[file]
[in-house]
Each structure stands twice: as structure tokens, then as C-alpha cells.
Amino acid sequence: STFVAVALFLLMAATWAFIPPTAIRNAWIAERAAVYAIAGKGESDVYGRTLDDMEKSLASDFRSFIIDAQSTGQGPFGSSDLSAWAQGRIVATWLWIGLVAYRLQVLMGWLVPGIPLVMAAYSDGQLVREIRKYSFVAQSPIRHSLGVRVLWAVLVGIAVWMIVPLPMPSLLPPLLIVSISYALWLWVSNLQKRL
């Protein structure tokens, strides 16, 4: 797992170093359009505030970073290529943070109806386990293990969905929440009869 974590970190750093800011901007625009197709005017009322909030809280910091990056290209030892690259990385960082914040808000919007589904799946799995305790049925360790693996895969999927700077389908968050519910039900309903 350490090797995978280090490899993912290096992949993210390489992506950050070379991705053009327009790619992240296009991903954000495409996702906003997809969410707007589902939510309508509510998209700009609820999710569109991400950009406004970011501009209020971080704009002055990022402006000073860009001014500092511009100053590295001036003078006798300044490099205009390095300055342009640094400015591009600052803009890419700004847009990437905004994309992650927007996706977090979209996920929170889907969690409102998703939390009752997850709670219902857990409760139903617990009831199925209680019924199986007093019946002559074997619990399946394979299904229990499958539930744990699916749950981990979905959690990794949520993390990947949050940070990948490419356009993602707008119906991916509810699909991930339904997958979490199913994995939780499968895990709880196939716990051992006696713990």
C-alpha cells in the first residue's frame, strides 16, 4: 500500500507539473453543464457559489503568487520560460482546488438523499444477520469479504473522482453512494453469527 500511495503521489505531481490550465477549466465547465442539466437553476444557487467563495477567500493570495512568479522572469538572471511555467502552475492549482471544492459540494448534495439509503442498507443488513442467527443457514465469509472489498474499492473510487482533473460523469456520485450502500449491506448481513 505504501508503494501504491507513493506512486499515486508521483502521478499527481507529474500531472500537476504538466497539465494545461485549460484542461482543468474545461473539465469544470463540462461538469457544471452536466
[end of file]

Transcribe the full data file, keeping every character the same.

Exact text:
[in-house]
Each structure stands twice: as structure tokens, then as C-alpha cells.
Amino acid sequence: STFVAVALFLLMAATWAFIPPTAIRNAWIAERAAVYAIAGKGESDVYGRTLDDMEKSLASDFRSFIIDAQSTGQGPFGSSDLSAWAQGRIVATWLWIGLVAYRLQVLMGWLVPGIPLVMAAYSDGQLVREIRKYSFVAQSPIRHSLGVRVLWAVLVGIAVWMIVPLPMPSLLPPLLIVSISYALWLWVSNLQKRL
């Protein structure tokens, strides 16, 4: 797992170093359009505030970073290529943070109806386990293990969905929440009869 974590970190750093800011901007625009197709005017009322909030809280910091990056290209030892690259990385960082914040808000919007589904799946799995305790049925360790693996895969999927700077389908968050519910039900309903 350490090797995978280090490899993912290096992949993210390489992506950050070379991705053009327009790619992240296009991903954000495409996702906003997809969410707007589902939510309508509510998209700009609820999710569109991400950009406004970011501009209020971080704009002055990022402006000073860009001014500092511009100053590295001036003078006798300044490099205009390095300055342009640094400015591009600052803009890419700004847009990437905004994309992650927007996706977090979209996920929170889907969690409102998703939390009752997850709670219902857990409760139903617990009831199925209680019924199986007093019946002559074997619990399946394979299904229990499958539930744990699916749950981990979905959690990794949520993390990947949050940070990948490419356009993602707008119906991916509810699909991930339904997958979490199913994995939780499968895990709880196939716990051992006696713990």
C-alpha cells in the first residue's frame, strides 16, 4: 500500500507539473453543464457559489503568487520560460482546488438523499444477520469479504473522482453512494453469527 500511495503521489505531481490550465477549466465547465442539466437553476444557487467563495477567500493570495512568479522572469538572471511555467502552475492549482471544492459540494448534495439509503442498507443488513442467527443457514465469509472489498474499492473510487482533473460523469456520485450502500449491506448481513 505504501508503494501504491507513493506512486499515486508521483502521478499527481507529474500531472500537476504538466497539465494545461485549460484542461482543468474545461473539465469544470463540462461538469457544471452536466